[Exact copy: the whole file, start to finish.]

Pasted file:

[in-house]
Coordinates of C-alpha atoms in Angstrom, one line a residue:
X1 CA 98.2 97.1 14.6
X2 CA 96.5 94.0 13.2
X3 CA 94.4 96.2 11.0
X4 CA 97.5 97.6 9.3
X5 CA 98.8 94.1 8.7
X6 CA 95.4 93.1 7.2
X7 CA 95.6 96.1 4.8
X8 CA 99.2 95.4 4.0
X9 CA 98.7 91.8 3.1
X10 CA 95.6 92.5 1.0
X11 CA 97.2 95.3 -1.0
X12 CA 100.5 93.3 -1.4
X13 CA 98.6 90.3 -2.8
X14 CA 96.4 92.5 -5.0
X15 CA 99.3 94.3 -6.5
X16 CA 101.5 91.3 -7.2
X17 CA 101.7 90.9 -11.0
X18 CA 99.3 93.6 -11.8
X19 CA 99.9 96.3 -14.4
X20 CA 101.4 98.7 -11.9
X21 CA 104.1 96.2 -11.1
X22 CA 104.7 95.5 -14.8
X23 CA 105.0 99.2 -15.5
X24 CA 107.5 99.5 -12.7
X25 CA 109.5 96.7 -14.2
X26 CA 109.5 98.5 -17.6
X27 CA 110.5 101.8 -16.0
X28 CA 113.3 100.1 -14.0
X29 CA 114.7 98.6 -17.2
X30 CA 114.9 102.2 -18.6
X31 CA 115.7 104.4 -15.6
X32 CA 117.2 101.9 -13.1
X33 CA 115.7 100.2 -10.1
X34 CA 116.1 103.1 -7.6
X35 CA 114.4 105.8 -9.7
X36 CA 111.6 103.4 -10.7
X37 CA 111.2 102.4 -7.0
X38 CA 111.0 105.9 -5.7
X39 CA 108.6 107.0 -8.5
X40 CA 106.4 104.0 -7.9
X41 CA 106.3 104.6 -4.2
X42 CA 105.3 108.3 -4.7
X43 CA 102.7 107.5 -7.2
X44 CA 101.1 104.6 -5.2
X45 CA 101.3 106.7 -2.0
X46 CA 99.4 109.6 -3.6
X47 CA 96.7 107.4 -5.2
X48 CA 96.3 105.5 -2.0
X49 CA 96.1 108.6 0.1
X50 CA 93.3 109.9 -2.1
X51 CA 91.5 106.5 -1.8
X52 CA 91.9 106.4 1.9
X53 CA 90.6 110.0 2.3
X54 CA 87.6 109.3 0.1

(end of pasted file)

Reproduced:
[in-house]
Coordinates of C-alpha atoms in Angstrom, one line a residue:
X1 CA 98.2 97.1 14.6
X2 CA 96.5 94.0 13.2
X3 CA 94.4 96.2 11.0
X4 CA 97.5 97.6 9.3
X5 CA 98.8 94.1 8.7
X6 CA 95.4 93.1 7.2
X7 CA 95.6 96.1 4.8
X8 CA 99.2 95.4 4.0
X9 CA 98.7 91.8 3.1
X10 CA 95.6 92.5 1.0
X11 CA 97.2 95.3 -1.0
X12 CA 100.5 93.3 -1.4
X13 CA 98.6 90.3 -2.8
X14 CA 96.4 92.5 -5.0
X15 CA 99.3 94.3 -6.5
X16 CA 101.5 91.3 -7.2
X17 CA 101.7 90.9 -11.0
X18 CA 99.3 93.6 -11.8
X19 CA 99.9 96.3 -14.4
X20 CA 101.4 98.7 -11.9
X21 CA 104.1 96.2 -11.1
X22 CA 104.7 95.5 -14.8
X23 CA 105.0 99.2 -15.5
X24 CA 107.5 99.5 -12.7
X25 CA 109.5 96.7 -14.2
X26 CA 109.5 98.5 -17.6
X27 CA 110.5 101.8 -16.0
X28 CA 113.3 100.1 -14.0
X29 CA 114.7 98.6 -17.2
X30 CA 114.9 102.2 -18.6
X31 CA 115.7 104.4 -15.6
X32 CA 117.2 101.9 -13.1
X33 CA 115.7 100.2 -10.1
X34 CA 116.1 103.1 -7.6
X35 CA 114.4 105.8 -9.7
X36 CA 111.6 103.4 -10.7
X37 CA 111.2 102.4 -7.0
X38 CA 111.0 105.9 -5.7
X39 CA 108.6 107.0 -8.5
X40 CA 106.4 104.0 -7.9
X41 CA 106.3 104.6 -4.2
X42 CA 105.3 108.3 -4.7
X43 CA 102.7 107.5 -7.2
X44 CA 101.1 104.6 -5.2
X45 CA 101.3 106.7 -2.0
X46 CA 99.4 109.6 -3.6
X47 CA 96.7 107.4 -5.2
X48 CA 96.3 105.5 -2.0
X49 CA 96.1 108.6 0.1
X50 CA 93.3 109.9 -2.1
X51 CA 91.5 106.5 -1.8
X52 CA 91.9 106.4 1.9
X53 CA 90.6 110.0 2.3
X54 CA 87.6 109.3 0.1